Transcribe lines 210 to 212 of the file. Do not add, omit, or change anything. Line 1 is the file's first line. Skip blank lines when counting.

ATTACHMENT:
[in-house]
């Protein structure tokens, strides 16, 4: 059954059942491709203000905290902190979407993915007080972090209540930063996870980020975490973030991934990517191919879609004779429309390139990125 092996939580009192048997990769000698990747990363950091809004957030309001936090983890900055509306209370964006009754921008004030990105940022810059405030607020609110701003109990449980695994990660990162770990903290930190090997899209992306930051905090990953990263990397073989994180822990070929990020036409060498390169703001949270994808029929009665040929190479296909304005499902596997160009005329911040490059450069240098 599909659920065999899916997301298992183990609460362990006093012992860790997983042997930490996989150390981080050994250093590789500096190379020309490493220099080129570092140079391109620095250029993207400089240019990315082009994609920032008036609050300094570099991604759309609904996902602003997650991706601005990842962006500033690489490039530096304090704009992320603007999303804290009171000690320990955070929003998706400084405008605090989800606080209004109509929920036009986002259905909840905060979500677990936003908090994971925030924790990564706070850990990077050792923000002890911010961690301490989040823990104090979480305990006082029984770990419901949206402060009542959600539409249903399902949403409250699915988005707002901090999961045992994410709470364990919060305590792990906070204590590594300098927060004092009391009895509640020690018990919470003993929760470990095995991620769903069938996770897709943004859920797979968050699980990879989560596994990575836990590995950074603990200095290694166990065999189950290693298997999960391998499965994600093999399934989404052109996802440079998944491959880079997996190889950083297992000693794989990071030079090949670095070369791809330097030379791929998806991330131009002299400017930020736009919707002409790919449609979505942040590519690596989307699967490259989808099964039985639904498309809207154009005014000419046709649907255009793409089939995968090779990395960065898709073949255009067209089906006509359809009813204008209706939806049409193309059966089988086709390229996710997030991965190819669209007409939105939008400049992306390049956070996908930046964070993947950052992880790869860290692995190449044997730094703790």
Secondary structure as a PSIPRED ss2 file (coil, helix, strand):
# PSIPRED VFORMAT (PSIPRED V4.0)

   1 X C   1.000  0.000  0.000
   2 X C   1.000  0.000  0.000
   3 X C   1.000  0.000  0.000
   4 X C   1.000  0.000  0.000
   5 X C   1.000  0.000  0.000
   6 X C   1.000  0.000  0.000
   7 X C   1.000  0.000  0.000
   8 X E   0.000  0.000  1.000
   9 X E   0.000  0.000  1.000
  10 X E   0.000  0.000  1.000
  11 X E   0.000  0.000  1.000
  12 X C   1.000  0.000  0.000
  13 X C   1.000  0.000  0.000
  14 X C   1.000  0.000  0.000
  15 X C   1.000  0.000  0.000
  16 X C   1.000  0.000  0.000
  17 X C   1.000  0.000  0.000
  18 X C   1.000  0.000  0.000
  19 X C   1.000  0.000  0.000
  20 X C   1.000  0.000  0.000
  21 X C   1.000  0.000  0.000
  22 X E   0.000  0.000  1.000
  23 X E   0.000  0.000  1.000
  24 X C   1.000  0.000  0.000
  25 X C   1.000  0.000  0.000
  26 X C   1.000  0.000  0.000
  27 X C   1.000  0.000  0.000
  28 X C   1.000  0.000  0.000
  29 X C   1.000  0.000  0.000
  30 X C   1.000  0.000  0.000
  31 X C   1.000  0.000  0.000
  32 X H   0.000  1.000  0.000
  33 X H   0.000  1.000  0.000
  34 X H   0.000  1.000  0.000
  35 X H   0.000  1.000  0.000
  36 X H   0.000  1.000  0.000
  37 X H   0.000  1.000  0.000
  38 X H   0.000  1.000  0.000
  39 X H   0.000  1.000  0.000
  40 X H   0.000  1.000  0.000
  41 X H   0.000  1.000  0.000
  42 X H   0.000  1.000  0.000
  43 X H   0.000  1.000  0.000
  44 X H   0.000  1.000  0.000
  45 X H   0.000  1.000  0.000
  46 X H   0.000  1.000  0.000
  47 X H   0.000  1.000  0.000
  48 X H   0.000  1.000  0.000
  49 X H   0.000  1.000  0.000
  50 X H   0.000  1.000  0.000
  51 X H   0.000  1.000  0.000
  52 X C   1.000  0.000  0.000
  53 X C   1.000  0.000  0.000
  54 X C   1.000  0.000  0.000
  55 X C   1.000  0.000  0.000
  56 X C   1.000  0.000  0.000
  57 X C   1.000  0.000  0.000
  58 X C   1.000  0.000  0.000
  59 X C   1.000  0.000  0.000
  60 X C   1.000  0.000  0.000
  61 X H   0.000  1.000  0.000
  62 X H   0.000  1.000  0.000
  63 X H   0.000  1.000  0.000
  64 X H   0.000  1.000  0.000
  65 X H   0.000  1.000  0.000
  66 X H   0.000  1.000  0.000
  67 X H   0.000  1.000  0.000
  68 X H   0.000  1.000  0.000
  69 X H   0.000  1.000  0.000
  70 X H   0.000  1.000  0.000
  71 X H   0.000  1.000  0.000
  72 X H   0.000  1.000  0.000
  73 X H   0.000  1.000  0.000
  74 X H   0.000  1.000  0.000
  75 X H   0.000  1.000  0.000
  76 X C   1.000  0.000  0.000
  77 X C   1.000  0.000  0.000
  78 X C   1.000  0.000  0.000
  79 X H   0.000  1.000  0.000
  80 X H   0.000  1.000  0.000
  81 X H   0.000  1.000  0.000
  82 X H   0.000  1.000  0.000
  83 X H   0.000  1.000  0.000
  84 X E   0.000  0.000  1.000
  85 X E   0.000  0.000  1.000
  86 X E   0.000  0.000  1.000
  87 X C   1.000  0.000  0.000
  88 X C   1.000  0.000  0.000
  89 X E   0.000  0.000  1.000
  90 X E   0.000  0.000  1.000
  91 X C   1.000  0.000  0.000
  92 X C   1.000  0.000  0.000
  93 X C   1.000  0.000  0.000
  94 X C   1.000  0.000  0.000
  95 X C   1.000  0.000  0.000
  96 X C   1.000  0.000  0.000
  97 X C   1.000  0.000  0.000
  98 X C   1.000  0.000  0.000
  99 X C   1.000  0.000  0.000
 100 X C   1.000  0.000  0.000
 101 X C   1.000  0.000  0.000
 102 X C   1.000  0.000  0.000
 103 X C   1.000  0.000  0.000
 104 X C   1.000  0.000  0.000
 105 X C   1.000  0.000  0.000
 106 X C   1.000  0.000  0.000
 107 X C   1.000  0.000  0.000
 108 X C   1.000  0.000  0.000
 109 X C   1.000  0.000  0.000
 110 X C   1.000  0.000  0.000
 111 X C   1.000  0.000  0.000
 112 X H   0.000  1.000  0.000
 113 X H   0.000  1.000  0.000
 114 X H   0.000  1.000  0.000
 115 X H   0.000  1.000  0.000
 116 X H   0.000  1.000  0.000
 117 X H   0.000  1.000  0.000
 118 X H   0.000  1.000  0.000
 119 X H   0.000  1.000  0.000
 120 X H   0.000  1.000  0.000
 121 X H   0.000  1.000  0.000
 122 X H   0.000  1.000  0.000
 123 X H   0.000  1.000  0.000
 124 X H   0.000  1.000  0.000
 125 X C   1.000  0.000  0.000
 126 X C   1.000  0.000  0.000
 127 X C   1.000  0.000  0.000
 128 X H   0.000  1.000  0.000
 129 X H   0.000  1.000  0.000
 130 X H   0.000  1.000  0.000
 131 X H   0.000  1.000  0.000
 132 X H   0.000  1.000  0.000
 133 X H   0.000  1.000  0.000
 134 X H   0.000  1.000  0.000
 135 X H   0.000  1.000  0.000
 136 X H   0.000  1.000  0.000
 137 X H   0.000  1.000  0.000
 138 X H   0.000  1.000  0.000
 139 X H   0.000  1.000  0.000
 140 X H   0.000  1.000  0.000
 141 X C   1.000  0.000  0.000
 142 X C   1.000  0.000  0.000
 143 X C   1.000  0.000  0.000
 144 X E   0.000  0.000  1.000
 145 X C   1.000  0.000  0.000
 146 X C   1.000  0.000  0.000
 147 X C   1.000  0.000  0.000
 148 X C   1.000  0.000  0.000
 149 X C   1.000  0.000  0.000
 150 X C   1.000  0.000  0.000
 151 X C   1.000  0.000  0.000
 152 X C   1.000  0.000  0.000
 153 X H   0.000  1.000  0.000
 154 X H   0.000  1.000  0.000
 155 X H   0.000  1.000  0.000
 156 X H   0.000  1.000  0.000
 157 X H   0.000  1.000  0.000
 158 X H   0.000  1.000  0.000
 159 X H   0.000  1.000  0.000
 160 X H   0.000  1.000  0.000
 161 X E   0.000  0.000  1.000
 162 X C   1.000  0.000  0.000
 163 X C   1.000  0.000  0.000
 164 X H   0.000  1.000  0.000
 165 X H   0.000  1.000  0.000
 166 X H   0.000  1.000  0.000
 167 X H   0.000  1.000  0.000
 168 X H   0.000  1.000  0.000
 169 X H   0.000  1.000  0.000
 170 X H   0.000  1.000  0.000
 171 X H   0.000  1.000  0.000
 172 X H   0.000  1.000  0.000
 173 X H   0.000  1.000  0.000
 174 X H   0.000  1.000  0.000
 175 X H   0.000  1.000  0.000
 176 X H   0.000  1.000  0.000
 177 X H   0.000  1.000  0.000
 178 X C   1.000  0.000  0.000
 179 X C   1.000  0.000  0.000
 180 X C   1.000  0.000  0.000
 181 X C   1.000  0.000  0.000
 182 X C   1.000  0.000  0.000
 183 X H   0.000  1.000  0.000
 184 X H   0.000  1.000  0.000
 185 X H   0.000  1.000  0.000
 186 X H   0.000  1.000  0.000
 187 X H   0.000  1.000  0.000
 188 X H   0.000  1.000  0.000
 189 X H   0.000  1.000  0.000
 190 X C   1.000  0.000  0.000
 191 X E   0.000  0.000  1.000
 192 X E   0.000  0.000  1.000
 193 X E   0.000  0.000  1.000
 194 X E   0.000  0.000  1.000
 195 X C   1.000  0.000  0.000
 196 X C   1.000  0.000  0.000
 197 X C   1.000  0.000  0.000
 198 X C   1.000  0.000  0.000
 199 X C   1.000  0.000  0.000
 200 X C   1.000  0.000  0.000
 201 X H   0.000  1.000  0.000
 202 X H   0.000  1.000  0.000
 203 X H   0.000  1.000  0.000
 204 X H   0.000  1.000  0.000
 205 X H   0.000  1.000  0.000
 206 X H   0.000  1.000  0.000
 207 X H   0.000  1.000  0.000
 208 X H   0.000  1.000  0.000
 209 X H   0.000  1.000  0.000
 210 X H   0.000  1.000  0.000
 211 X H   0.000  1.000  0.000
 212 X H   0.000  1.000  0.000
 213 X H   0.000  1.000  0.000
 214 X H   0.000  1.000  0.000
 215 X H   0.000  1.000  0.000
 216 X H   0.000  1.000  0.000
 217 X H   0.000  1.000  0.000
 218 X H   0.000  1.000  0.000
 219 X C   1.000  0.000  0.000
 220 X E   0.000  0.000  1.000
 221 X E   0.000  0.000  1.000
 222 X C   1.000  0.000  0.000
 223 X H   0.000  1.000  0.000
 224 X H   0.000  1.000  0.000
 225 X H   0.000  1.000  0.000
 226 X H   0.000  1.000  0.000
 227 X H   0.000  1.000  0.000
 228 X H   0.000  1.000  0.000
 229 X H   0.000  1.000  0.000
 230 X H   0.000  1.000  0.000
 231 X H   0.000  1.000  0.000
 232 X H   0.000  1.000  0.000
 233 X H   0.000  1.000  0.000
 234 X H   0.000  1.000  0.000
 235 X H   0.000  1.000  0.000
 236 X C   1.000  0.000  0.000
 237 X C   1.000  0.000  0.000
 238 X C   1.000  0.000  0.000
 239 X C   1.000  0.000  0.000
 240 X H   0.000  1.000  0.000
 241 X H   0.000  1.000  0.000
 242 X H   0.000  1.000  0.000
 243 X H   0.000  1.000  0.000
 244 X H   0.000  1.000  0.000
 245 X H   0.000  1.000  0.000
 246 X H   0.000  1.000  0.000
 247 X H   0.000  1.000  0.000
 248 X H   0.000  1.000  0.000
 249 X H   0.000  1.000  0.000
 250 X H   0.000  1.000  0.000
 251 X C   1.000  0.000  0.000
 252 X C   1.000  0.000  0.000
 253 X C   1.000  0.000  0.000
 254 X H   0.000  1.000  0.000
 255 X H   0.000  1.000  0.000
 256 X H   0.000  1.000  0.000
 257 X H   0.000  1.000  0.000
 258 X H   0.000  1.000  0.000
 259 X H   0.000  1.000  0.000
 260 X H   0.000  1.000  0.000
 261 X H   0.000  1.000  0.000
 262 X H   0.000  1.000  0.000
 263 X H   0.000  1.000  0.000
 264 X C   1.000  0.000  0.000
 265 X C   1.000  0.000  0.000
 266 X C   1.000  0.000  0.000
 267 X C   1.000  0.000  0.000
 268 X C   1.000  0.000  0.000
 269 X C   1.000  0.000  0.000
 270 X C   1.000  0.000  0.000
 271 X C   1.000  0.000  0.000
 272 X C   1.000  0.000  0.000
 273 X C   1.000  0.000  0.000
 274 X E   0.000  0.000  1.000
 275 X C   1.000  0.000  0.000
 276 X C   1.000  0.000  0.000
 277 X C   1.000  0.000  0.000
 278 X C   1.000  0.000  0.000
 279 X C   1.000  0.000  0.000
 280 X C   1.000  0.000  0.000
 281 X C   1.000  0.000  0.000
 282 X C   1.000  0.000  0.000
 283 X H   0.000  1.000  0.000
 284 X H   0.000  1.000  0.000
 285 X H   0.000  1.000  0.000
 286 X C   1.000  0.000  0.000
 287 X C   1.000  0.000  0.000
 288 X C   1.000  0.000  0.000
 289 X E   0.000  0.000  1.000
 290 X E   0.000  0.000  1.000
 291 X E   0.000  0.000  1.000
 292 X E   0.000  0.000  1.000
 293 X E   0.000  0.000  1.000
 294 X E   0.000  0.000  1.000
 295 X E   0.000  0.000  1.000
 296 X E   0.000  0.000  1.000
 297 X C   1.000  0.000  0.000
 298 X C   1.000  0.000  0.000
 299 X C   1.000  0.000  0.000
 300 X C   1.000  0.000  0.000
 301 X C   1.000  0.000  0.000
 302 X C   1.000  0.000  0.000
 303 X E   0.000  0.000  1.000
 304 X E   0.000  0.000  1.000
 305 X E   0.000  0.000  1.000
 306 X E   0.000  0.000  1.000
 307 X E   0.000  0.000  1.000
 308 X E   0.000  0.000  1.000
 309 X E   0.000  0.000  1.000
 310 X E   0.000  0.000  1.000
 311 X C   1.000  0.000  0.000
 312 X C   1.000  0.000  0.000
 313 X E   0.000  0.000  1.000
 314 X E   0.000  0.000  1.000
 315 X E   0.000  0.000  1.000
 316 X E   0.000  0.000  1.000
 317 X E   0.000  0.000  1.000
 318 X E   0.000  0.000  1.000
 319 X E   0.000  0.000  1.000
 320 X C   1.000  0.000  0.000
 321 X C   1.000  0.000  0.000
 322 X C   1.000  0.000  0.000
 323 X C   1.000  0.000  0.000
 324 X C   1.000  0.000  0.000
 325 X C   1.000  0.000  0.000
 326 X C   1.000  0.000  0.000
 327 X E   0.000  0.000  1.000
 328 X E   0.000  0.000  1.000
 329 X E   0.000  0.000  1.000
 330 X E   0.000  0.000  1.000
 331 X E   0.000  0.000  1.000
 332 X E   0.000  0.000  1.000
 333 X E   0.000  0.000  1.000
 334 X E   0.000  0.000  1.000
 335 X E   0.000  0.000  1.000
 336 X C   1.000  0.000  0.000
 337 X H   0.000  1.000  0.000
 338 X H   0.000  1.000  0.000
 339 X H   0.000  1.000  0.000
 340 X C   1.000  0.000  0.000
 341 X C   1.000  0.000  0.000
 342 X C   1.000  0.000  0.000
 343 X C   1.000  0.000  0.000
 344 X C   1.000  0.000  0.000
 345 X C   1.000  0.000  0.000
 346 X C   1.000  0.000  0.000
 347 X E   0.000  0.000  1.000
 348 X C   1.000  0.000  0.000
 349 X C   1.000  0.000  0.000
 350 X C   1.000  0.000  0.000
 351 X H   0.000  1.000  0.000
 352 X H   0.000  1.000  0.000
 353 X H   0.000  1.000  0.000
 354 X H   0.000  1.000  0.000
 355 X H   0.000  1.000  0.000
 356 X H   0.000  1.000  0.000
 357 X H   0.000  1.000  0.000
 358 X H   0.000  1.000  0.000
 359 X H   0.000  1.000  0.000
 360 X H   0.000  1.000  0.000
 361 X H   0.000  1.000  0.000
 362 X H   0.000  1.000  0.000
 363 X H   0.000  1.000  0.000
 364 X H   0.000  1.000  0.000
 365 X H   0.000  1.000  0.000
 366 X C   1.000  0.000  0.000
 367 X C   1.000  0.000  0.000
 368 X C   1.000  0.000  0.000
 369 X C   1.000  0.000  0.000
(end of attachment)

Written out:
 206 X H   0.000  1.000  0.000
 207 X H   0.000  1.000  0.000
 208 X H   0.000  1.000  0.000